This is the time of year when love is in bloom and plans are put in place for spring and summer weddings. In times past, premarital agreements (also called prenuptial agreements) were associated with only the rich and famous. Because people are becoming more informed and sophisticated about planning their estates, some people are obtaining prenuptial agreements as part of planning for marriage. This is especially true where a couple planning to marry have accumulated assets and have the goal of providing for their own children from prior marriages as well as providing for each other.
A prenuptial agreement is essentially a contract that overrides the provisions of the civil, family, and probate codes which govern how property and liabilities will be treated upon death or divorce. If you are married, everything you own will be treated as either community property or separate property. As a practical matter, most property acquired through wages or earnings during the marriage is considered community property. Property acquired before marriage, or by gift or inheritance during marriage, is generally separate property so long as it has been kept separate from the community property. Through a premarital agreement, spouses can identify and characterize the property that they had before marriage as “separate.” They can also agree whether property acquired during the marriage will be characterized as community or separate. The contract then sets forth how the assets will be treated upon divorce or death. It can also specify who will take responsibility for certain liabilities and debts.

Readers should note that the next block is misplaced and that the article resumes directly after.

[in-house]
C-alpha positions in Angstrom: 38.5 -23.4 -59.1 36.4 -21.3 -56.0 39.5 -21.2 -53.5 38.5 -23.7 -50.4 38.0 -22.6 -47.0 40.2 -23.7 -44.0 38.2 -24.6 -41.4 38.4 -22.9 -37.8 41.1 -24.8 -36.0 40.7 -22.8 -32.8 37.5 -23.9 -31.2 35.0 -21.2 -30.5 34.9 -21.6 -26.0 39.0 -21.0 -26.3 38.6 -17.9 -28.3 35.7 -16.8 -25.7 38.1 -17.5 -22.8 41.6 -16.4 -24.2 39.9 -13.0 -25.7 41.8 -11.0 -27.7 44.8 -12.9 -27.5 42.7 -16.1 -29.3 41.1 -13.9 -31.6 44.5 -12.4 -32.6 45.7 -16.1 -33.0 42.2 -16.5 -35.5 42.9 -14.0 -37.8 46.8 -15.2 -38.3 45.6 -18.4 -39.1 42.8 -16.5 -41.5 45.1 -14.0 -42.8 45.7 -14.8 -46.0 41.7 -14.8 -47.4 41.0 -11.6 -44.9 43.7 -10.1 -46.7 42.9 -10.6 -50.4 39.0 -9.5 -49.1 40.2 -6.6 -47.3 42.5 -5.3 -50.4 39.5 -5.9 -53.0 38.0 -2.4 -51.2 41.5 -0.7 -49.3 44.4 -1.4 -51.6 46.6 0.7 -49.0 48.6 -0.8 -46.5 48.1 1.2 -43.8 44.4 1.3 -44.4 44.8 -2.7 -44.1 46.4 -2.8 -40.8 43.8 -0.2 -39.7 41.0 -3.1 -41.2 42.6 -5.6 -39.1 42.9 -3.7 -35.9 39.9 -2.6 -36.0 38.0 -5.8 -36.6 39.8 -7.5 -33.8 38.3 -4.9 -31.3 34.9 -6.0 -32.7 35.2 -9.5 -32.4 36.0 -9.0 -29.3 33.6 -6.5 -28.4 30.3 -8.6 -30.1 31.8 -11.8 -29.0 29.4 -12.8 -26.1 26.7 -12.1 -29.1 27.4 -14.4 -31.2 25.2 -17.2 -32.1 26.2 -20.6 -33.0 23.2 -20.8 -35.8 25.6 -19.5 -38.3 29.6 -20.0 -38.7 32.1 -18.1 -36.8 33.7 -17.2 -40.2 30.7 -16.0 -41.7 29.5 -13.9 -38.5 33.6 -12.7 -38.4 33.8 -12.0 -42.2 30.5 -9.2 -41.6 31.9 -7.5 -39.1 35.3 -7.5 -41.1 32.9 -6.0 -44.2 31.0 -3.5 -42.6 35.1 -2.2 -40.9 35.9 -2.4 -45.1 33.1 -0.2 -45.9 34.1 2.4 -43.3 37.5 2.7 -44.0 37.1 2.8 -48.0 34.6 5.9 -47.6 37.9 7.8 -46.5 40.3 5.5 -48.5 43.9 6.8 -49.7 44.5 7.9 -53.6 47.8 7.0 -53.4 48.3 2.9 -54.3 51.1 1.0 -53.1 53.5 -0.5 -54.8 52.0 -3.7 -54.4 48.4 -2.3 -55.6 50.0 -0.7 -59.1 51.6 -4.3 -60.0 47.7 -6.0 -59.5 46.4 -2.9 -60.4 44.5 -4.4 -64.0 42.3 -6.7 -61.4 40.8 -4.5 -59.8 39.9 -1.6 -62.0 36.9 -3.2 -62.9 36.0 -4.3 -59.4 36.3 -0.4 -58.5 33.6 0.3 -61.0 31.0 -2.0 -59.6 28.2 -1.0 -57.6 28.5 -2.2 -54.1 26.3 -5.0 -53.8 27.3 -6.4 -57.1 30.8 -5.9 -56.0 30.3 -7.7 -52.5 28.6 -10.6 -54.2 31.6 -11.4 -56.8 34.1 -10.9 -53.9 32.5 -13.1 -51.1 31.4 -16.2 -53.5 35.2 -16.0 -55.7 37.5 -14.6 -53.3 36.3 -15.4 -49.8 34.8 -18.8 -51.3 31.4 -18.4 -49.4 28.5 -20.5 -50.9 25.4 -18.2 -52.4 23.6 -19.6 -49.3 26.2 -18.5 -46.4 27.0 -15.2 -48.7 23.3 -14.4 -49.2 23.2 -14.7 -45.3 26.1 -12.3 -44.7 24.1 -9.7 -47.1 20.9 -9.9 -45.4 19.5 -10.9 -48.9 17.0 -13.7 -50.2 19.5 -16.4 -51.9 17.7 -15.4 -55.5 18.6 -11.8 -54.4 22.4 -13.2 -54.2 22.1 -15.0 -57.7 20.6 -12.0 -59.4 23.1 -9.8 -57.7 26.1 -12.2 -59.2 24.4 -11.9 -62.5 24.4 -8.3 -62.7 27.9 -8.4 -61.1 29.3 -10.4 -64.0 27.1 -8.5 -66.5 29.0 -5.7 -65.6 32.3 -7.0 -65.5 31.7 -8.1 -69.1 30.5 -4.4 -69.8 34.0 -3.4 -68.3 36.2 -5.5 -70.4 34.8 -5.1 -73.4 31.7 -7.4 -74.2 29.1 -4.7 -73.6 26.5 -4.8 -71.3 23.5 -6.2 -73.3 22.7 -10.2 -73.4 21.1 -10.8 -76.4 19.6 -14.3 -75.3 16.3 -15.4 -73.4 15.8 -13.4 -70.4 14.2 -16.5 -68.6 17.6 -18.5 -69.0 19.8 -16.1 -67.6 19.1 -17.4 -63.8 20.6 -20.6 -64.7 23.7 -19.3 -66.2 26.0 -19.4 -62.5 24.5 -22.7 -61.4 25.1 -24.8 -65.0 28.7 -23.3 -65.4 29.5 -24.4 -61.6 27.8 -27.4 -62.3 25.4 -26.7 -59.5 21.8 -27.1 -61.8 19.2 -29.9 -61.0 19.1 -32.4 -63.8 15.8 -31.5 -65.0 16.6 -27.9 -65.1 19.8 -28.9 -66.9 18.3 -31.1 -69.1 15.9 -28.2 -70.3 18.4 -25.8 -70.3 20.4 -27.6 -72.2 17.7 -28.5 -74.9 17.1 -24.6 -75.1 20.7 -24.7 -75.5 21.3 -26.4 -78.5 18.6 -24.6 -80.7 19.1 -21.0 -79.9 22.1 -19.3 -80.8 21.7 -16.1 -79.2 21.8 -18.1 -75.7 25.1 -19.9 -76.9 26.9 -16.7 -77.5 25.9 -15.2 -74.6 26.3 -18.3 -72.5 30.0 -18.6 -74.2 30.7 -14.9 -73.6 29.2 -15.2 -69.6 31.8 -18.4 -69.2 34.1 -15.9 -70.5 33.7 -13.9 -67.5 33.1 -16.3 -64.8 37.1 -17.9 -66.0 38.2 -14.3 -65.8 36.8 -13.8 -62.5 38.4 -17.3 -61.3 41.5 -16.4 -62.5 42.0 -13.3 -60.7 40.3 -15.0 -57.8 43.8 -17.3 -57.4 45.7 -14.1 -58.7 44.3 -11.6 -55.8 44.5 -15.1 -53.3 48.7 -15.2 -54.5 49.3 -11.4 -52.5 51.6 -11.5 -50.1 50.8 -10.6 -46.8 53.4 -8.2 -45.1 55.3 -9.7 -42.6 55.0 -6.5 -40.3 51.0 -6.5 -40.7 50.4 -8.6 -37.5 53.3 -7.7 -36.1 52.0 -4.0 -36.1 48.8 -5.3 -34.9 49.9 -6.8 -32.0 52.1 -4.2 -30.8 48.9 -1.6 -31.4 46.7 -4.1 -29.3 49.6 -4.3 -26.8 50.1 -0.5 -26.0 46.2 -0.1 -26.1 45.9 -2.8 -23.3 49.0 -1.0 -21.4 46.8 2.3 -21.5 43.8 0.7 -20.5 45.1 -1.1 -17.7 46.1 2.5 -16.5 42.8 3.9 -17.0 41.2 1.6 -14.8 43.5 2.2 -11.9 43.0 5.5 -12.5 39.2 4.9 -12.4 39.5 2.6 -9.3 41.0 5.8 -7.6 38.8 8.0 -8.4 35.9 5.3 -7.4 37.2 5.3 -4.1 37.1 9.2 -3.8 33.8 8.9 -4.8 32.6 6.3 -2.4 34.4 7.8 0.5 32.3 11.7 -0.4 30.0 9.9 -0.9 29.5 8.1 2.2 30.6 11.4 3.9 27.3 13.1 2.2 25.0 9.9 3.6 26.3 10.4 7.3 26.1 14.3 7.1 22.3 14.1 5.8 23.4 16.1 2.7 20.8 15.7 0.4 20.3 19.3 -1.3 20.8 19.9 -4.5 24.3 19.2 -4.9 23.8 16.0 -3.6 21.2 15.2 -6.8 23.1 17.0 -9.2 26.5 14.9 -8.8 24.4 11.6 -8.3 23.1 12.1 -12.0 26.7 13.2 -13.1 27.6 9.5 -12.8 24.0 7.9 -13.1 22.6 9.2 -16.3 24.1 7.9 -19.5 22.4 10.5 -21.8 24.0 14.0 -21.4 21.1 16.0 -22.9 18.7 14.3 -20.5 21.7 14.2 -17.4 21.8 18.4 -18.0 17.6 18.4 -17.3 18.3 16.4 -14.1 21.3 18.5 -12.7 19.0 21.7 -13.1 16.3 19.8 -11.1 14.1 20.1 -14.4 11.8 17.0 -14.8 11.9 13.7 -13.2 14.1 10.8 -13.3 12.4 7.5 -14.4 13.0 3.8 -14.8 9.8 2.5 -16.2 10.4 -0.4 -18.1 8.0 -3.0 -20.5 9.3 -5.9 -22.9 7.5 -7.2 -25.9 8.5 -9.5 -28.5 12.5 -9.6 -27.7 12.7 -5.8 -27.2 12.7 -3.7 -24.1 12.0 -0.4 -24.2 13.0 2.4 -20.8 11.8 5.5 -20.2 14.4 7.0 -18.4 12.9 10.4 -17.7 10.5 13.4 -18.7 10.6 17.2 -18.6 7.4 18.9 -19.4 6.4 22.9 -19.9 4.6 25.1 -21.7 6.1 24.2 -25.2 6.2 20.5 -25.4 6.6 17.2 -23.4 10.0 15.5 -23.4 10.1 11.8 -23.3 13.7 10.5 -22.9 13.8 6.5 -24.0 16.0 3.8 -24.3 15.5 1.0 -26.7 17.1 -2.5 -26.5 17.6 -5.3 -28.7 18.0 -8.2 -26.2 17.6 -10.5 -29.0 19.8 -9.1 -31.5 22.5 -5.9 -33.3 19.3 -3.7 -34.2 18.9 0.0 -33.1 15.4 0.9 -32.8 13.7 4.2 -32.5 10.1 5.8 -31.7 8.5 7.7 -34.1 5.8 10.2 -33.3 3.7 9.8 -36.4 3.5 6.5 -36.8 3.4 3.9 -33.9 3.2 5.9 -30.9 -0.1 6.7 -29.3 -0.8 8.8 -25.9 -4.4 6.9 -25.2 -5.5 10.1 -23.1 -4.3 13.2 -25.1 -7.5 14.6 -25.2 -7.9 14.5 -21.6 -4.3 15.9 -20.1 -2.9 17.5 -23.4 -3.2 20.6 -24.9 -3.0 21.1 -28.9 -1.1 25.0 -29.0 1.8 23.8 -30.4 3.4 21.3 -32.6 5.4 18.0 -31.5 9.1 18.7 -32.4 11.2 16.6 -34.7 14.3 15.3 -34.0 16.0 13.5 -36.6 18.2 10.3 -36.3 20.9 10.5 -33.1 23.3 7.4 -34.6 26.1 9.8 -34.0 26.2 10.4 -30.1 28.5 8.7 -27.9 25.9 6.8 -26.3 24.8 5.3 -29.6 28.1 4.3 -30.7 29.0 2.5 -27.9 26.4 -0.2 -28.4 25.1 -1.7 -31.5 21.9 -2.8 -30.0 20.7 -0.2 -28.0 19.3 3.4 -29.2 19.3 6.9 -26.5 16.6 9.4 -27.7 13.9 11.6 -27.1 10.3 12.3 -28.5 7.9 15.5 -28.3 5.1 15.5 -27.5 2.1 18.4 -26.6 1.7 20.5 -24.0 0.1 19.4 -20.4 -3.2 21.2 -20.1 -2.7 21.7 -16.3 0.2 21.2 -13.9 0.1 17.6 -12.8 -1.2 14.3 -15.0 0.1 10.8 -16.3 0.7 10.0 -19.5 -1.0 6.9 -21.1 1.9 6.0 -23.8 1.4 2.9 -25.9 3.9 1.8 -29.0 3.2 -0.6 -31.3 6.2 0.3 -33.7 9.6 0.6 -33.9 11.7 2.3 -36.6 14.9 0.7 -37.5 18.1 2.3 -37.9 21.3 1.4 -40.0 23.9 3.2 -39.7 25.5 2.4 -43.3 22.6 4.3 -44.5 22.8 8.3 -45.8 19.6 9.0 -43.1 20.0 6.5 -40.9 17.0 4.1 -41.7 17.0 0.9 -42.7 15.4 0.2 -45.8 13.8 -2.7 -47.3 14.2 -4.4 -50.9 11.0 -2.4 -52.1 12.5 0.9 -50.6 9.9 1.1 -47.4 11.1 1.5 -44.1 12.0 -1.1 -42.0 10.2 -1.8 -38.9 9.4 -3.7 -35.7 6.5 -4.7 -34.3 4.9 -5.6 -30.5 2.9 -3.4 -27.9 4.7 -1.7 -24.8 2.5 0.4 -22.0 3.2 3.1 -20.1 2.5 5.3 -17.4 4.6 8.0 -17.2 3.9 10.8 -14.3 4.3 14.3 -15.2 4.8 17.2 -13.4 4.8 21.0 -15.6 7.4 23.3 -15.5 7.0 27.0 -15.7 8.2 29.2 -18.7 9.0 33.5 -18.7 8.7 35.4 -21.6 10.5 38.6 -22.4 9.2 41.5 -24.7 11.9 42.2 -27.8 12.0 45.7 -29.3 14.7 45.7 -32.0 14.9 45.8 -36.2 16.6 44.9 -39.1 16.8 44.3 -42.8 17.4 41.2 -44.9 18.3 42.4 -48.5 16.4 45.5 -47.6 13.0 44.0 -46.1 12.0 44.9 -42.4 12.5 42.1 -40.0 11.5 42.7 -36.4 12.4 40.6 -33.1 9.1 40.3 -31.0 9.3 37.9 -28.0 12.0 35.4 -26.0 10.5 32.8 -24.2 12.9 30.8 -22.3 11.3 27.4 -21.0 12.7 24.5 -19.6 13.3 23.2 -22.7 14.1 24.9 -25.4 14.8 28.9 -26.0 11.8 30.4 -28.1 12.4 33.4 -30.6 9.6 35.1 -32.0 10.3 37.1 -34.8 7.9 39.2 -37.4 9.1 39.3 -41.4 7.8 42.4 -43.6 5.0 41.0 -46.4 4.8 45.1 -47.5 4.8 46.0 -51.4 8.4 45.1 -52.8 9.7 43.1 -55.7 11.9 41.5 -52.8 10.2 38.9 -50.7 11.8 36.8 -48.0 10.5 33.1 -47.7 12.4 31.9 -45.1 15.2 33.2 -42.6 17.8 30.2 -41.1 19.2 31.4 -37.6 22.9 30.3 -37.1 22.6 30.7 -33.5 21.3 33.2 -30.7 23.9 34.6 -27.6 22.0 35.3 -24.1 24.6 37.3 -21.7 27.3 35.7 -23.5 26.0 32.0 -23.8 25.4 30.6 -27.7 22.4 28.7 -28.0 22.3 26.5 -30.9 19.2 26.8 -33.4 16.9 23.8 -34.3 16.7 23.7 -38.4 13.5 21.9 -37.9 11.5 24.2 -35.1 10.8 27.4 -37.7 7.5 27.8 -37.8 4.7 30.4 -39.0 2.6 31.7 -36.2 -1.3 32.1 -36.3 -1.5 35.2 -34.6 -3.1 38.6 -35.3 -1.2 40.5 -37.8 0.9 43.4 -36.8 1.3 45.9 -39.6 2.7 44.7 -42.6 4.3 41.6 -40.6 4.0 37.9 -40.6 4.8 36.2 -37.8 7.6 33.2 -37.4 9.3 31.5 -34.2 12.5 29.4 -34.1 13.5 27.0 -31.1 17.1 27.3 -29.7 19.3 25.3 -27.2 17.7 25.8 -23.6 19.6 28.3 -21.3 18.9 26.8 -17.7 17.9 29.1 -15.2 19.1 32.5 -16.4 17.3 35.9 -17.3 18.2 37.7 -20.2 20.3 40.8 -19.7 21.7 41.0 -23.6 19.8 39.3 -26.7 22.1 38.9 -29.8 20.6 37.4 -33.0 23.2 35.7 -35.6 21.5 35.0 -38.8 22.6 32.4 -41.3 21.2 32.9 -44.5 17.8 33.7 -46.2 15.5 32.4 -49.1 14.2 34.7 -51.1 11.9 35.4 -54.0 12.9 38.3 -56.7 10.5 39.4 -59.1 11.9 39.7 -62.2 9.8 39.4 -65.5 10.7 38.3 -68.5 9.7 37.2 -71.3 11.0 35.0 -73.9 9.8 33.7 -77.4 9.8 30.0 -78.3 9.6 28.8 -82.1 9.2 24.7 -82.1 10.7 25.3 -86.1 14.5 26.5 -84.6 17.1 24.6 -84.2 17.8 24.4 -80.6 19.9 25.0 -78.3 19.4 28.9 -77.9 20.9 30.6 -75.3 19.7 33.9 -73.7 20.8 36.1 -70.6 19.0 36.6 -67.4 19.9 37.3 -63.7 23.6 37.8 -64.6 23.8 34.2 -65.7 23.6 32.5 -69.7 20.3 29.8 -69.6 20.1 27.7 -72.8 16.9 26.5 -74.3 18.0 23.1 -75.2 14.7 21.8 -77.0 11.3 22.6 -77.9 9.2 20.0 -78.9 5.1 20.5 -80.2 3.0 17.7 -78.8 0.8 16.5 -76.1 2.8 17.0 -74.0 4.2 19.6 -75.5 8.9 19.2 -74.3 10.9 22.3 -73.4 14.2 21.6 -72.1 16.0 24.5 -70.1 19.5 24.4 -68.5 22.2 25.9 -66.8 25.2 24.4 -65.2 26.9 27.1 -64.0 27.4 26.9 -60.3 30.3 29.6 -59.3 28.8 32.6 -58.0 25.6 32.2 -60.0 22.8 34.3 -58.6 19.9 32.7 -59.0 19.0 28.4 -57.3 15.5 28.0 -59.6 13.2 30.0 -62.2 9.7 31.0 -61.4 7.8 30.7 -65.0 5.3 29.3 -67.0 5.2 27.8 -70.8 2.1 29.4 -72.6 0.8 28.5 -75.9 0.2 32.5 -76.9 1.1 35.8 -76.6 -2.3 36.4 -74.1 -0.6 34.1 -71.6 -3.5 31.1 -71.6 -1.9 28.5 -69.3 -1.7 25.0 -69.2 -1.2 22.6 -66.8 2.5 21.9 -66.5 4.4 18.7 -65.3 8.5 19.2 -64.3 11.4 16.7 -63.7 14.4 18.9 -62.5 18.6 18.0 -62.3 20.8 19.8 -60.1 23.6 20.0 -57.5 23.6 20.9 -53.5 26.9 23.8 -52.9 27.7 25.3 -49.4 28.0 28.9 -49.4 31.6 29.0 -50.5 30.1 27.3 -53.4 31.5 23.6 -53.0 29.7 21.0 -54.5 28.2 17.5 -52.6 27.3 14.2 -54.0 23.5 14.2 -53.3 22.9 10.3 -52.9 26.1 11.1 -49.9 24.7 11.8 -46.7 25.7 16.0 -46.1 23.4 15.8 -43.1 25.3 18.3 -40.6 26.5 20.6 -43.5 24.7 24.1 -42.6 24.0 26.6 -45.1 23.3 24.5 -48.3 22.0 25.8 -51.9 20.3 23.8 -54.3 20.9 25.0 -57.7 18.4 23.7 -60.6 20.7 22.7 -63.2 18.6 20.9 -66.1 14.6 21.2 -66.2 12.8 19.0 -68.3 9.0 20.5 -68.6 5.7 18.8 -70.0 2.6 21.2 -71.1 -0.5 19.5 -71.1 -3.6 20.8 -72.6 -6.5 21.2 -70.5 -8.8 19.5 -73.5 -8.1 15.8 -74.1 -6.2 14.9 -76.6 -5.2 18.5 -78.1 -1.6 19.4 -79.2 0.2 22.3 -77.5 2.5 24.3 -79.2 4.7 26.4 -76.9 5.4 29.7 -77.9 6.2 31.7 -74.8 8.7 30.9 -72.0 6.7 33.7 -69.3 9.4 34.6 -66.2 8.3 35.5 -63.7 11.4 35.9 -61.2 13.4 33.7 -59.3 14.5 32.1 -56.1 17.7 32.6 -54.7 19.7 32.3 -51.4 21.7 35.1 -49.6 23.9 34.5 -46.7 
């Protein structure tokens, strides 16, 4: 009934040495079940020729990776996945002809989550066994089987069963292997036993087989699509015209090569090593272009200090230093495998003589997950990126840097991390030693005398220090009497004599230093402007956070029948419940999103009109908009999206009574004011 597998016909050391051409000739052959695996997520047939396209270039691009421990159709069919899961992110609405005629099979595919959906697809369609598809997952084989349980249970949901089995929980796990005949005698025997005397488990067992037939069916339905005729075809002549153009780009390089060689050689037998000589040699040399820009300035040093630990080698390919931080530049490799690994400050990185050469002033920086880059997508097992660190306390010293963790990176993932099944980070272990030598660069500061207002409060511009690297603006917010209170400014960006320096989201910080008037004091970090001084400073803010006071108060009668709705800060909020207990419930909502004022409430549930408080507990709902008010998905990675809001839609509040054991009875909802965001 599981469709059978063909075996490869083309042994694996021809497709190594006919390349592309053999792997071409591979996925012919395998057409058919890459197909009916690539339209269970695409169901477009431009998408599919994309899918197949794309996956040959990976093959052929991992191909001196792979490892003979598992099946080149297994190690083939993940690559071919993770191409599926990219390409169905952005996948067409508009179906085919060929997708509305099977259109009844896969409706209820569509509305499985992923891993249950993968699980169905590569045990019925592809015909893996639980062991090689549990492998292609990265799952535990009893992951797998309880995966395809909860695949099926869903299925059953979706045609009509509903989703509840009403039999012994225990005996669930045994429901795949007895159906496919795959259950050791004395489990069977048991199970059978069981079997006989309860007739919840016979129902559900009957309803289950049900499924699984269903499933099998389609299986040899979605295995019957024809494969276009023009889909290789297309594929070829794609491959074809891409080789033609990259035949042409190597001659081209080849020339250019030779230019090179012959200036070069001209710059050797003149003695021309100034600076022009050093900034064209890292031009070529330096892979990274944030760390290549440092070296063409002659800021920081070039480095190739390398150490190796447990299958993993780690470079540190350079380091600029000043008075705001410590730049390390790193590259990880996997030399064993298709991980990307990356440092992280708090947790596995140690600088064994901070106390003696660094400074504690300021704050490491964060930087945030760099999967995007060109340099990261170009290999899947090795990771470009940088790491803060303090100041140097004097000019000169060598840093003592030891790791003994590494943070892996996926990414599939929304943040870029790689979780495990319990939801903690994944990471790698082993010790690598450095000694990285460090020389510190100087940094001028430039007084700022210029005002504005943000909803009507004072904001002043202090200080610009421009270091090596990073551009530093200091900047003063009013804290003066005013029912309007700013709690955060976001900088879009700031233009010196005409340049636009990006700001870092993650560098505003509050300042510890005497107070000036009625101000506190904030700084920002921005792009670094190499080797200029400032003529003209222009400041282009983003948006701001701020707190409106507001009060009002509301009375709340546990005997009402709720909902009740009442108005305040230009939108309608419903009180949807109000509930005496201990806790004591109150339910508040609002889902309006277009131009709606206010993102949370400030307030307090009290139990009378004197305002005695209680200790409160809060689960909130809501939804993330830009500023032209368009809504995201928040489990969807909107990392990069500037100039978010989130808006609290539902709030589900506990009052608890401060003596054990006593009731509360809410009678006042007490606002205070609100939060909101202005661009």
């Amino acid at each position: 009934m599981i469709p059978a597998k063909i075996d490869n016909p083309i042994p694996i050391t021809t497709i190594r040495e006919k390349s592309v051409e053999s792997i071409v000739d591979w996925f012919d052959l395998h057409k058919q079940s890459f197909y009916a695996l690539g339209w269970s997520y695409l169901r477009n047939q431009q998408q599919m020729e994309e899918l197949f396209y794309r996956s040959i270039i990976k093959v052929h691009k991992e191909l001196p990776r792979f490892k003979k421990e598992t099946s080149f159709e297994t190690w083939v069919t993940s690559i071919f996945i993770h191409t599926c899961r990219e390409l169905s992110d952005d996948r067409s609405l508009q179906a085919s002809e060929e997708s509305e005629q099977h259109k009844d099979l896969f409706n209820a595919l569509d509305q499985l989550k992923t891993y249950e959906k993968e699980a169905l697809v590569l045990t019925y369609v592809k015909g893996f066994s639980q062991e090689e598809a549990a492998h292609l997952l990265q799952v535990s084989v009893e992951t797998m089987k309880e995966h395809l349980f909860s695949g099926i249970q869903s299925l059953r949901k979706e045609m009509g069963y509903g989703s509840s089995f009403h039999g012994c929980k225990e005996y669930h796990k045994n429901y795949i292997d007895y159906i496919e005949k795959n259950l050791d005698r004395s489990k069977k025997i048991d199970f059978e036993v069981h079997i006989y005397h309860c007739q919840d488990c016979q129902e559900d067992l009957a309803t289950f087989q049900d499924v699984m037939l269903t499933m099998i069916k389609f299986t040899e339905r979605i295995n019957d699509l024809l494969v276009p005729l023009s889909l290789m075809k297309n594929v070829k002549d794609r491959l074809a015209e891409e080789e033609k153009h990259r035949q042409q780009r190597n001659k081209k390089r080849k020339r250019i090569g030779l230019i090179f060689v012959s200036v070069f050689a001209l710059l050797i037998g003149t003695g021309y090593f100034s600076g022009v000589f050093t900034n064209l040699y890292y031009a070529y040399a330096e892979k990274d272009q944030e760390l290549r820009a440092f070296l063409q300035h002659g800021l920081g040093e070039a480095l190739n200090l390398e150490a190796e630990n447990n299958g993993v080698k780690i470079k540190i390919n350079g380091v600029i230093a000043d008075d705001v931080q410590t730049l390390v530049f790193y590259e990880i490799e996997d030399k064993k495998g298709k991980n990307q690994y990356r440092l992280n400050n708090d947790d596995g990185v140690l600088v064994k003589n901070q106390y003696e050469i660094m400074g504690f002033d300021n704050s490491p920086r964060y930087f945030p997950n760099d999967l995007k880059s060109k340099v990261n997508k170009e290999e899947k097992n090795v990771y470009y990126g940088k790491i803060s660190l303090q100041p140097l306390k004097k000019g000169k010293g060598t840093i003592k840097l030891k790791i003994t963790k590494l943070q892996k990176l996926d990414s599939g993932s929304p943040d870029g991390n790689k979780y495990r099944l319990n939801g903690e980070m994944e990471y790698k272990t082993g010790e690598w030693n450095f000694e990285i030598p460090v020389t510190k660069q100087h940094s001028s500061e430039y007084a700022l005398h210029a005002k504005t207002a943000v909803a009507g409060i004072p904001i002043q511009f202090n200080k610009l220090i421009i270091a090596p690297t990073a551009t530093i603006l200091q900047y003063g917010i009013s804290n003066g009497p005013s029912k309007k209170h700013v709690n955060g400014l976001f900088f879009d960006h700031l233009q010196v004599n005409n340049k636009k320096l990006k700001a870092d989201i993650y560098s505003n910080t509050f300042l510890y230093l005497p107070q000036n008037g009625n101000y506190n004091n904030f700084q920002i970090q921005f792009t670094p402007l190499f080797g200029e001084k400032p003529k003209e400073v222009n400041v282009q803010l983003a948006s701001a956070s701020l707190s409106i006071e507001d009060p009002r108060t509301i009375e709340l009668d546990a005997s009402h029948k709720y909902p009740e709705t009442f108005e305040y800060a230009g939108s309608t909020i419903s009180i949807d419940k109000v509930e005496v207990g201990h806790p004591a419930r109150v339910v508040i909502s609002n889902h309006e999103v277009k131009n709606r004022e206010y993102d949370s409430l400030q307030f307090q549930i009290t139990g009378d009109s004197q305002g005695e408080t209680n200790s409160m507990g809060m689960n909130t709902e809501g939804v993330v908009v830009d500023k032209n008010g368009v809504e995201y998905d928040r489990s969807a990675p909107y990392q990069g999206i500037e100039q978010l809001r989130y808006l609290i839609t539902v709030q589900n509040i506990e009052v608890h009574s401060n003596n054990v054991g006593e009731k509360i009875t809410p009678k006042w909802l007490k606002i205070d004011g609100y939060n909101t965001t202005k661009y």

Premarital agreements can be misused and lead to nasty court ﬁghts where one party clearly had unequal bargaining power and was taken advantage of. We can all think of cases where a wealthy person (let’s say a rich old man) marries someone with essentially no assets (let’s say a pretty young woman) and, upon divorce or death, the wealthy person manages to retain everything he or she had before marriage through a premarital agreement, leaving the spouse with absolutely nothing. Because of this, there are certain formalities that must be observed to have an enforceable premarital agreement. First, each party to the agreement should be represented by an independent attorney. Second, each party must prepare a ﬁnancial statement listing assets, income, and ﬁnancial obligations. The ﬁnancial statements must be exchanged prior to the signing of the agreement. Third, the agreement should not be made at the last minute — it should be clear that there was adequate time for consideration and negotiation.
A premarital agreement can be an important component of a comprehensive estate plan. It can work “hand in glove” with a living trust to ensure that you control the administration and distribution of your estate in a way that is custom tailored to your personal and family situation.
©2019 by Marlene S. Cooper. All rights reserved.
(Marlene S. Cooper, a graduate of UCLA, is celebrating 40 years! Her practice is focused entirely on estate planning, estate administration and probate. You may obtain further information at www. marlenecooperlaw.com, by e-mail at Marlene@ MarleneCooperLaw.com, by phone at (626) 791-7530 or toll free at (866) 702-7600. The information in this article is of a general nature and not intended as legal advice. Seek the advice of an attorney before acting or relying upon any information in this article).